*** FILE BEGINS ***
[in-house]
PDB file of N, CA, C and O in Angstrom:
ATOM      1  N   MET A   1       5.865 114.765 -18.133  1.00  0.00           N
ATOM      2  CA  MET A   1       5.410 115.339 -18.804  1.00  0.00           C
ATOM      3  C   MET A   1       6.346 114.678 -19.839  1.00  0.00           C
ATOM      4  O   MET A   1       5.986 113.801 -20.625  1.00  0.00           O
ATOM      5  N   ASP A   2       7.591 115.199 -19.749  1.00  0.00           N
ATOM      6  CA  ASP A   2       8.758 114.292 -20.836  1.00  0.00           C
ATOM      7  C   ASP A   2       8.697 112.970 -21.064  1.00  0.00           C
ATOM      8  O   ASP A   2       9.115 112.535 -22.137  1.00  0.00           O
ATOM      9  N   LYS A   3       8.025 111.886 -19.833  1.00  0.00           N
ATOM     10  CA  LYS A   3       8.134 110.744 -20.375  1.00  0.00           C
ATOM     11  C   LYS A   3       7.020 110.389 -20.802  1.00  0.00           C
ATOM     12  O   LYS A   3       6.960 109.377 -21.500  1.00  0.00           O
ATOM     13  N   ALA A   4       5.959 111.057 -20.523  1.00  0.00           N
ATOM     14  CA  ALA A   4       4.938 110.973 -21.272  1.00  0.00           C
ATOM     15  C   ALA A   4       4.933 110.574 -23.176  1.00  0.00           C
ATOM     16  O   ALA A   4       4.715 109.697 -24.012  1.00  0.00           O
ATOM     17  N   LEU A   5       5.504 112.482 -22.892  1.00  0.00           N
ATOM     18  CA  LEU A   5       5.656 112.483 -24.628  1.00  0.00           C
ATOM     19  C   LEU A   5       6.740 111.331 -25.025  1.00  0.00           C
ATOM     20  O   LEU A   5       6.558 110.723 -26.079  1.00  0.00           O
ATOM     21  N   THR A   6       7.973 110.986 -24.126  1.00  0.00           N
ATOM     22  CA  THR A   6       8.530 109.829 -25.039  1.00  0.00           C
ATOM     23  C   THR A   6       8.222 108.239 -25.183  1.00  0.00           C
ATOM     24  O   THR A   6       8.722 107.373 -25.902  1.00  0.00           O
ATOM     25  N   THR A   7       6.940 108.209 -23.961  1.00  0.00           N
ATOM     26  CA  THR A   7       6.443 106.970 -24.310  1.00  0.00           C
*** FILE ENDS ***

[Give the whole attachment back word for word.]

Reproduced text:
[in-house]
PDB file of N, CA, C and O in Angstrom:
ATOM      1  N   MET A   1       5.865 114.765 -18.133  1.00  0.00           N
ATOM      2  CA  MET A   1       5.410 115.339 -18.804  1.00  0.00           C
ATOM      3  C   MET A   1       6.346 114.678 -19.839  1.00  0.00           C
ATOM      4  O   MET A   1       5.986 113.801 -20.625  1.00  0.00           O
ATOM      5  N   ASP A   2       7.591 115.199 -19.749  1.00  0.00           N
ATOM      6  CA  ASP A   2       8.758 114.292 -20.836  1.00  0.00           C
ATOM      7  C   ASP A   2       8.697 112.970 -21.064  1.00  0.00           C
ATOM      8  O   ASP A   2       9.115 112.535 -22.137  1.00  0.00           O
ATOM      9  N   LYS A   3       8.025 111.886 -19.833  1.00  0.00           N
ATOM     10  CA  LYS A   3       8.134 110.744 -20.375  1.00  0.00           C
ATOM     11  C   LYS A   3       7.020 110.389 -20.802  1.00  0.00           C
ATOM     12  O   LYS A   3       6.960 109.377 -21.500  1.00  0.00           O
ATOM     13  N   ALA A   4       5.959 111.057 -20.523  1.00  0.00           N
ATOM     14  CA  ALA A   4       4.938 110.973 -21.272  1.00  0.00           C
ATOM     15  C   ALA A   4       4.933 110.574 -23.176  1.00  0.00           C
ATOM     16  O   ALA A   4       4.715 109.697 -24.012  1.00  0.00           O
ATOM     17  N   LEU A   5       5.504 112.482 -22.892  1.00  0.00           N
ATOM     18  CA  LEU A   5       5.656 112.483 -24.628  1.00  0.00           C
ATOM     19  C   LEU A   5       6.740 111.331 -25.025  1.00  0.00           C
ATOM     20  O   LEU A   5       6.558 110.723 -26.079  1.00  0.00           O
ATOM     21  N   THR A   6       7.973 110.986 -24.126  1.00  0.00           N
ATOM     22  CA  THR A   6       8.530 109.829 -25.039  1.00  0.00           C
ATOM     23  C   THR A   6       8.222 108.239 -25.183  1.00  0.00           C
ATOM     24  O   THR A   6       8.722 107.373 -25.902  1.00  0.00           O
ATOM     25  N   THR A   7       6.940 108.209 -23.961  1.00  0.00           N
ATOM     26  CA  THR A   7       6.443 106.970 -24.310  1.00  0.00           C